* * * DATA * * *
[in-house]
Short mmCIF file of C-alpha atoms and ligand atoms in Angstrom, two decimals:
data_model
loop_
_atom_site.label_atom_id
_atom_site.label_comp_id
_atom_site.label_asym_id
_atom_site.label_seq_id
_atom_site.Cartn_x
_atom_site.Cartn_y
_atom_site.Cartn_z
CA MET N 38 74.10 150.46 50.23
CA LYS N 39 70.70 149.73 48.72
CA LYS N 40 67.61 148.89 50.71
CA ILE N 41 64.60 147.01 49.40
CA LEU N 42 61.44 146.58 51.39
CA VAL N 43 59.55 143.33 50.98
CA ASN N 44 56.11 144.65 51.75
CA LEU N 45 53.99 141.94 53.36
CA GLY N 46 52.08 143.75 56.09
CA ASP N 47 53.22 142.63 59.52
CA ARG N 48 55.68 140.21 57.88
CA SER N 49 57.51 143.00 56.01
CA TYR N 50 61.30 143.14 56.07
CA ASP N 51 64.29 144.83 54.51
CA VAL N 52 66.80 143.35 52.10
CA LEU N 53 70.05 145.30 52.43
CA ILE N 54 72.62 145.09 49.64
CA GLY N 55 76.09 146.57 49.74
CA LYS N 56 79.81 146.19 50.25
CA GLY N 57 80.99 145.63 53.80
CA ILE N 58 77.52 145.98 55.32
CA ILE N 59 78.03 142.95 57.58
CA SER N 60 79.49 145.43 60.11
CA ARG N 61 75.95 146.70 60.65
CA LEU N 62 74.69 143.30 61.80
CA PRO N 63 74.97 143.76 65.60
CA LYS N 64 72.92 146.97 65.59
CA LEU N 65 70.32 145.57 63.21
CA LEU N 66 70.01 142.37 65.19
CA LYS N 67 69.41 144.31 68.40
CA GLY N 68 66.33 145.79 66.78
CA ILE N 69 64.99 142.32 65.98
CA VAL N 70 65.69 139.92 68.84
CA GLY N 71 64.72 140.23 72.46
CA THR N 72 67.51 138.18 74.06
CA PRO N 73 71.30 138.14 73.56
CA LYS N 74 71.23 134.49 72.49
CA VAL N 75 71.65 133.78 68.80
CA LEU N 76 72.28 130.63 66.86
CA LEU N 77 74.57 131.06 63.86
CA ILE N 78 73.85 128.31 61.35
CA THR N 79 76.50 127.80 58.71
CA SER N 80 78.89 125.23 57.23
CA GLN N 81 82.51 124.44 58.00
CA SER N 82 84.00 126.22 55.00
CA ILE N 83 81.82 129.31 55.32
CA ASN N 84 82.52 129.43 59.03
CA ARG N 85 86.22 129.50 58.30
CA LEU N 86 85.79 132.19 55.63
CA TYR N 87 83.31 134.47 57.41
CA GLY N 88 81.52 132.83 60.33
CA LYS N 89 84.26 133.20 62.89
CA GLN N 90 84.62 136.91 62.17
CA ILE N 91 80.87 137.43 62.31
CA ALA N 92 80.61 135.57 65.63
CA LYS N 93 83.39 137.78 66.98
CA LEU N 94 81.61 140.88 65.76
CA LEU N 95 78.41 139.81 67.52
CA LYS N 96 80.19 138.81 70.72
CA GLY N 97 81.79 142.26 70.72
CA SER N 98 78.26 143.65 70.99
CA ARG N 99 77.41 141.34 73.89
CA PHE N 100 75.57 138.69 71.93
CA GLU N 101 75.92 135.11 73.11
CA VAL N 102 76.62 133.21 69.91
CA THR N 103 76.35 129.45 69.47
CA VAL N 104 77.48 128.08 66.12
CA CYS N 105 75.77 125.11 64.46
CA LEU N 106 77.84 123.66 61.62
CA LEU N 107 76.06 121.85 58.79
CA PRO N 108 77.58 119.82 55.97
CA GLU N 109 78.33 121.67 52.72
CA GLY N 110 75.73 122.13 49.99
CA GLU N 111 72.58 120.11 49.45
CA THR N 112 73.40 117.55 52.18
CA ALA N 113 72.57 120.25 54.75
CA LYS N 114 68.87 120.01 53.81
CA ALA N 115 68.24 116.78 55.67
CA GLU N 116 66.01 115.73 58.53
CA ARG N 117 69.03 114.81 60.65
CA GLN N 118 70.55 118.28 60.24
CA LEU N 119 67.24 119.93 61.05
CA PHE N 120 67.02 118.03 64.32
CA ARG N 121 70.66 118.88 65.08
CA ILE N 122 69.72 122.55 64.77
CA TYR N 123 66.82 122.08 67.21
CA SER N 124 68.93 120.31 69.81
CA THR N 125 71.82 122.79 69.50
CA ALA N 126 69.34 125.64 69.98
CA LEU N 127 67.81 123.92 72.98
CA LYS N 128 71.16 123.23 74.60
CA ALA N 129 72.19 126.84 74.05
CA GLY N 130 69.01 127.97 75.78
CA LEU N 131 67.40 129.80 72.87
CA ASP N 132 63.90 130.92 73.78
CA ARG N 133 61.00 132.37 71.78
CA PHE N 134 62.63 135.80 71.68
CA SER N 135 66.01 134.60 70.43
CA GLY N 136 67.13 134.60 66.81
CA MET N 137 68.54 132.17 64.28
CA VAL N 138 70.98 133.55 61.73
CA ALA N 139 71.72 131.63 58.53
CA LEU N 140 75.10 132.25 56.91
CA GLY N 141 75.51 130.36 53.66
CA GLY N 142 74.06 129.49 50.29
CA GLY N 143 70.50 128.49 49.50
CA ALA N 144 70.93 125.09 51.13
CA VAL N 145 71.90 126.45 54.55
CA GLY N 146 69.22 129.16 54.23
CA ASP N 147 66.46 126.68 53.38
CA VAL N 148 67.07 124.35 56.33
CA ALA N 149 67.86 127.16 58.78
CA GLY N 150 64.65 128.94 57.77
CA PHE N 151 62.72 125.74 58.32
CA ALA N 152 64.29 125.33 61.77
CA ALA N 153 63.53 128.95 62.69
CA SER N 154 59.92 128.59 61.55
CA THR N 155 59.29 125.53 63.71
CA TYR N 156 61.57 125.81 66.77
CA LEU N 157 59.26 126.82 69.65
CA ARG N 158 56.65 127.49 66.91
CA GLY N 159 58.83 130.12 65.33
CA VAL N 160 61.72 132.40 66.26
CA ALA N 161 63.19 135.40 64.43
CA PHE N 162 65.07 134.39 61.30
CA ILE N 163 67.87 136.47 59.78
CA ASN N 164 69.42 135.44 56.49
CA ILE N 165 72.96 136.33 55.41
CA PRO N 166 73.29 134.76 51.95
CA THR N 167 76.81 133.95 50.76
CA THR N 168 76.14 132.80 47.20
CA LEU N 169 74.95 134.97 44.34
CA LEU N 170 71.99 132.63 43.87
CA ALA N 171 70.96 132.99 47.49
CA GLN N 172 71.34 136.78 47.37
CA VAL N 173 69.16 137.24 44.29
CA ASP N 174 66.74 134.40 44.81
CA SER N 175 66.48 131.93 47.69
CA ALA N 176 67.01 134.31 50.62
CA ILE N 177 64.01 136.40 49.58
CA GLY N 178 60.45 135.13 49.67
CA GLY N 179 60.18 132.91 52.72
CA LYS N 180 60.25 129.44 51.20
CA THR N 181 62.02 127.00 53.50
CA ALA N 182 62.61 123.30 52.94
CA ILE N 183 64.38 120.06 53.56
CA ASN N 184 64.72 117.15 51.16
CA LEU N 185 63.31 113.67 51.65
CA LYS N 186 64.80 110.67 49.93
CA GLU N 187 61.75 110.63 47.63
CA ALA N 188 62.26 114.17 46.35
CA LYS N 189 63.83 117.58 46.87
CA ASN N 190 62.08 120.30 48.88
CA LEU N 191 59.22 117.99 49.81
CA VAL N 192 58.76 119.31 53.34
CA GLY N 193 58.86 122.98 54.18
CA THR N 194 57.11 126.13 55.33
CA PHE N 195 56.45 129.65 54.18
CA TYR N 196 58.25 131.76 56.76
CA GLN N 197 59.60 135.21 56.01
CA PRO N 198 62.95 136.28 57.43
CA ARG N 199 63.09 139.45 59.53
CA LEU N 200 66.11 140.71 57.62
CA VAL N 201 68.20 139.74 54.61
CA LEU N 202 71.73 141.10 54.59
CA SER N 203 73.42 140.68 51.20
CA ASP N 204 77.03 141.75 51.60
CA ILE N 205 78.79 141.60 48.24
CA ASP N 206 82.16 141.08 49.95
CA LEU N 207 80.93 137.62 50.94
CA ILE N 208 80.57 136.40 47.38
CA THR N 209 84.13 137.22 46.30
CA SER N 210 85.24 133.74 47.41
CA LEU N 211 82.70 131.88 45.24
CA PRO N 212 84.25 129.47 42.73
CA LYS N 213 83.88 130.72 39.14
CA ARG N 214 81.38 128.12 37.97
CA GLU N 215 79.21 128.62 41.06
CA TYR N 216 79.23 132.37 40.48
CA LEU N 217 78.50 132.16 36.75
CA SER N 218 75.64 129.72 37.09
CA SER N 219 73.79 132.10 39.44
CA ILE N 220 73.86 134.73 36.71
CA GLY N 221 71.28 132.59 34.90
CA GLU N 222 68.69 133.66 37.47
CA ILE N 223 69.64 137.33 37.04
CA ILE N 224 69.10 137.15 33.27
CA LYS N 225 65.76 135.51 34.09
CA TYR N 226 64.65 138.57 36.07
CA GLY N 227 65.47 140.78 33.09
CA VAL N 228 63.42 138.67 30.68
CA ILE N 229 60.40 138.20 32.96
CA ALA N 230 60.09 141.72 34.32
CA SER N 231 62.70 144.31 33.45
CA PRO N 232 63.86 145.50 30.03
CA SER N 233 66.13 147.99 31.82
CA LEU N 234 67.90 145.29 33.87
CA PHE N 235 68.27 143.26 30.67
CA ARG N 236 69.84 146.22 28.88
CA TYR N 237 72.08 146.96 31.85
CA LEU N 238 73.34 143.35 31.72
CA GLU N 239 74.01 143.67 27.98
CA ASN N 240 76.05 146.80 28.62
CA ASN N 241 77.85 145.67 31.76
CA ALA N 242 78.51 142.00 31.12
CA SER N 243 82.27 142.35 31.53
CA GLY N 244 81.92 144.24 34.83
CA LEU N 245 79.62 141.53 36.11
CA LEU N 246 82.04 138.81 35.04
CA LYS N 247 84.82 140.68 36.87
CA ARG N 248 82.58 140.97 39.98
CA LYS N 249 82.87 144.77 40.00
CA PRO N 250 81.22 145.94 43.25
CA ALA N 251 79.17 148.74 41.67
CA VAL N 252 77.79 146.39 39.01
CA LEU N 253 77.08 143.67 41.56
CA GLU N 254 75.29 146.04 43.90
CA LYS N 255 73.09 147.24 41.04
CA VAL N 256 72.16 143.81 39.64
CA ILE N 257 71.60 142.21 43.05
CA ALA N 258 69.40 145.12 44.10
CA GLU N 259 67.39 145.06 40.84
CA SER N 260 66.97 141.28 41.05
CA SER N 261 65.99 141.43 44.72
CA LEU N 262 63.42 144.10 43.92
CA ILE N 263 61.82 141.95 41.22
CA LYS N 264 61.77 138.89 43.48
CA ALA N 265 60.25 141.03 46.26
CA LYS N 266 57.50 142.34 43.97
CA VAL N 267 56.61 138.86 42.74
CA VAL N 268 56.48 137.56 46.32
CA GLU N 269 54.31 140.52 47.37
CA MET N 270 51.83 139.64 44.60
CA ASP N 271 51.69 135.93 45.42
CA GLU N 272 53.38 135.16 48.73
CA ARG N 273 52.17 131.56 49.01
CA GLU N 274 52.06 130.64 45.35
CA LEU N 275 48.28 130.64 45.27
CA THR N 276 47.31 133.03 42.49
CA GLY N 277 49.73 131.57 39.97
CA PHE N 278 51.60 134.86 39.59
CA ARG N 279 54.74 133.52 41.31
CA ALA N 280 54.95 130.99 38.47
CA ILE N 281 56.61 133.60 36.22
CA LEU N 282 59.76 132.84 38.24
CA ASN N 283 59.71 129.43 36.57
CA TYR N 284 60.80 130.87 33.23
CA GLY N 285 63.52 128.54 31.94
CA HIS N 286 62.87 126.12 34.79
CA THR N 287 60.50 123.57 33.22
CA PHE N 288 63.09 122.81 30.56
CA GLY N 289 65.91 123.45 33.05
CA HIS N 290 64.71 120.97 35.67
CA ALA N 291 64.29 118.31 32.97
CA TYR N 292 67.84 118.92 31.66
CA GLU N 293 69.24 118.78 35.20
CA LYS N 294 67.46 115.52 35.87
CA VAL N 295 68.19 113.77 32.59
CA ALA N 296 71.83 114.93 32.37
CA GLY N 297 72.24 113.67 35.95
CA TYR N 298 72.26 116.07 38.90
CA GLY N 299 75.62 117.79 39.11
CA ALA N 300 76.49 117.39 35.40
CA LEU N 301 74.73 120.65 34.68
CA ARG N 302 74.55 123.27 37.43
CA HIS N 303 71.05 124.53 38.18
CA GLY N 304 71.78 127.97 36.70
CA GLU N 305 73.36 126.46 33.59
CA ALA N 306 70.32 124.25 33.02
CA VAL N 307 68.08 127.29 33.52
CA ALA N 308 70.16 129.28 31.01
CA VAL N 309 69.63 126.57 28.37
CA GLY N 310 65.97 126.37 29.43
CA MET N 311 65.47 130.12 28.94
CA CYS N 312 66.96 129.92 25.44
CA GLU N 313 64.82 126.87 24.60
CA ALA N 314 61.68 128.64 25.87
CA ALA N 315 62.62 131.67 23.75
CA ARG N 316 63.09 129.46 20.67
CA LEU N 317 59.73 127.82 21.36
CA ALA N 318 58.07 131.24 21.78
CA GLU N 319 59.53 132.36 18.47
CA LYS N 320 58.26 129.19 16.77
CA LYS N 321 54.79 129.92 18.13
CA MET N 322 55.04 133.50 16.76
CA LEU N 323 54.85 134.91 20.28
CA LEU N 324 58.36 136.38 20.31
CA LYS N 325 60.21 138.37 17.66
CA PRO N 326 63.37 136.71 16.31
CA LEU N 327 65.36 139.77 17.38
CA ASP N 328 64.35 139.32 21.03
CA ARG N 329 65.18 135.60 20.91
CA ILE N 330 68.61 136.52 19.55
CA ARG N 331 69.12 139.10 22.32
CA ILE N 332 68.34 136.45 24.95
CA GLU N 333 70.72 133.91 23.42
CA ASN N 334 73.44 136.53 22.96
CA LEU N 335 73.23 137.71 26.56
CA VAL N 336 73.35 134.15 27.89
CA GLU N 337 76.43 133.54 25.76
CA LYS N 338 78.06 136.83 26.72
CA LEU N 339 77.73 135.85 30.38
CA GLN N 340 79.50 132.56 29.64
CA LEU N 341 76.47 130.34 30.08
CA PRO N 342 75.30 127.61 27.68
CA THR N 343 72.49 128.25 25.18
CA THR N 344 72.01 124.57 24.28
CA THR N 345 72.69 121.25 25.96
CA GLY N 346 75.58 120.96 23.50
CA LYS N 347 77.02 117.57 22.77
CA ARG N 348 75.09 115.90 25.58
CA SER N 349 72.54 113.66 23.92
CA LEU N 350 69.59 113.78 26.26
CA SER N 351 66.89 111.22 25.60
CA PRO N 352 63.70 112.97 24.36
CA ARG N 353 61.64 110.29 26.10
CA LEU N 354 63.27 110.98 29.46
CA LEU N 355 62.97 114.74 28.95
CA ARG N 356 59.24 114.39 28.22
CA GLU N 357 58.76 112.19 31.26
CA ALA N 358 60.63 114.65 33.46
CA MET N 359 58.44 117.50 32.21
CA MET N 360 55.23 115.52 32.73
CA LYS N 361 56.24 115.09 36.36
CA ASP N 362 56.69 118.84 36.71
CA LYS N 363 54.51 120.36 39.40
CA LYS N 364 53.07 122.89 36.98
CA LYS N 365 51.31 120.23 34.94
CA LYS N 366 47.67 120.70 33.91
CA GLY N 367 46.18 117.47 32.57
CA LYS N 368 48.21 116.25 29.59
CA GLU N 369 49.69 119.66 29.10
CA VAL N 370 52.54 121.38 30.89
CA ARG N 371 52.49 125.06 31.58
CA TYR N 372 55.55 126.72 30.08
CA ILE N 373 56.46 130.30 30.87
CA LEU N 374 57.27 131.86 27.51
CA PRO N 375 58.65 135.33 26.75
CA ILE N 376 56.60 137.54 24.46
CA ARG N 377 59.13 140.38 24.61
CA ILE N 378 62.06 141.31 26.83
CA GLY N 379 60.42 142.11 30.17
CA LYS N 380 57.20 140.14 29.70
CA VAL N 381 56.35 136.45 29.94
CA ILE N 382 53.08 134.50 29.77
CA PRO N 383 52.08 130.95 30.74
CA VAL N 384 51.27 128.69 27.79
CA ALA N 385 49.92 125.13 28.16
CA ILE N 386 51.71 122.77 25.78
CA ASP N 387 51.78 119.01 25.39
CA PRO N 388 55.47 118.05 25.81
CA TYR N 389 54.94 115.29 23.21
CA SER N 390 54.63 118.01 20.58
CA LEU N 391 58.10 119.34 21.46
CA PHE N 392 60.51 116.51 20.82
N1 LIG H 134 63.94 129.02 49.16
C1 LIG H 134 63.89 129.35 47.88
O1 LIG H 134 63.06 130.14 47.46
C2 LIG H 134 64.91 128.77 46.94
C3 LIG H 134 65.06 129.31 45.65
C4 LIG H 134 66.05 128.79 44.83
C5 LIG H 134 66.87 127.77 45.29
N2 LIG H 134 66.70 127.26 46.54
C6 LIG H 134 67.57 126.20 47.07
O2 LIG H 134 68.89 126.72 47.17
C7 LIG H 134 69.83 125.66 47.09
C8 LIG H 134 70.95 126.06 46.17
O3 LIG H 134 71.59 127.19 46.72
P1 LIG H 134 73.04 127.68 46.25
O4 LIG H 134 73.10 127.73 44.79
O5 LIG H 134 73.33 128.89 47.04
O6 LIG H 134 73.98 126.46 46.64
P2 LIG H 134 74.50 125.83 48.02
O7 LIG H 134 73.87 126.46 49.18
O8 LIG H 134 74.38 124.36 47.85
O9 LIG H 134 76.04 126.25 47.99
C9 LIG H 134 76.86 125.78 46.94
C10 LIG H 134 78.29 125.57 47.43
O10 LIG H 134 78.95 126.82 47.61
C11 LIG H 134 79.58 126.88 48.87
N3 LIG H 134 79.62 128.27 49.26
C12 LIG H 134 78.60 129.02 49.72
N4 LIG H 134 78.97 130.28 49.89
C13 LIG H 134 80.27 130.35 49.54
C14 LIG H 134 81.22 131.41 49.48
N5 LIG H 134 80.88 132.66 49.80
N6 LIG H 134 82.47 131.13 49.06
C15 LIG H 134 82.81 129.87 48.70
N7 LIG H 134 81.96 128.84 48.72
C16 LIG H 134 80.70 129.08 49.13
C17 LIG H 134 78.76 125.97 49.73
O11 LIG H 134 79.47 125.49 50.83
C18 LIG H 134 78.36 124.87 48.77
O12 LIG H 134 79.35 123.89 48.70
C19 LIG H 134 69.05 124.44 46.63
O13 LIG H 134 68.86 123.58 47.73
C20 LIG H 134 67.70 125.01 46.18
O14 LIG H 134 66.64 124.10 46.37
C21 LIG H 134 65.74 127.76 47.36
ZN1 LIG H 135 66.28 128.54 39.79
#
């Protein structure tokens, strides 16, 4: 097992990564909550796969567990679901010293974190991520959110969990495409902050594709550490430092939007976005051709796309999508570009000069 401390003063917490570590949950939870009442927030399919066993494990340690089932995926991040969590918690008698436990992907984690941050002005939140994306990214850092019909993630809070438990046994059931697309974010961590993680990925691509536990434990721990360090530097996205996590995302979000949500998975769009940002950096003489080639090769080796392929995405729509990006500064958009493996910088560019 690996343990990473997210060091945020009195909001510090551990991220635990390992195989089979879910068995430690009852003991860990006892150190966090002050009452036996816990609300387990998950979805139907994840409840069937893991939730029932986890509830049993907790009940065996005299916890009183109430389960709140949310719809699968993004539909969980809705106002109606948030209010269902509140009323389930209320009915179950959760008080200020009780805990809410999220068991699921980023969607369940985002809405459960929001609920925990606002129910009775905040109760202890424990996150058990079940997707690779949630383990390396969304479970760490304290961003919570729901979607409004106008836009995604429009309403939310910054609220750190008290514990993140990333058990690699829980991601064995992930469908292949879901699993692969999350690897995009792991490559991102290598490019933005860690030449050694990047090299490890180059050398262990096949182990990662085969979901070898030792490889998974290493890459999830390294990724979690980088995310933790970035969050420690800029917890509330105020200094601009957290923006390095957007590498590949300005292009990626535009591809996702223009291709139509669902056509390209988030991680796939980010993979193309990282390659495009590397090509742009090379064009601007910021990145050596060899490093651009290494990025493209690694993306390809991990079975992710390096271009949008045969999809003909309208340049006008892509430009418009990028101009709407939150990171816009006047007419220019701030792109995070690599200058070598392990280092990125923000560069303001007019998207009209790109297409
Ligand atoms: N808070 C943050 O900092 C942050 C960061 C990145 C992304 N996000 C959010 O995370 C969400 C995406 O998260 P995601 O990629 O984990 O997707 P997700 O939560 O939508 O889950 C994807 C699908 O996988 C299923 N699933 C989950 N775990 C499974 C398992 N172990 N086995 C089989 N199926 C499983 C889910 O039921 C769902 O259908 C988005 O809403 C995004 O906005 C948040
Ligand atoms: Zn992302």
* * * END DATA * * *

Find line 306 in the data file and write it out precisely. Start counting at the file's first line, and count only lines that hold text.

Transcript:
CA ILE N 332 68.34 136.45 24.95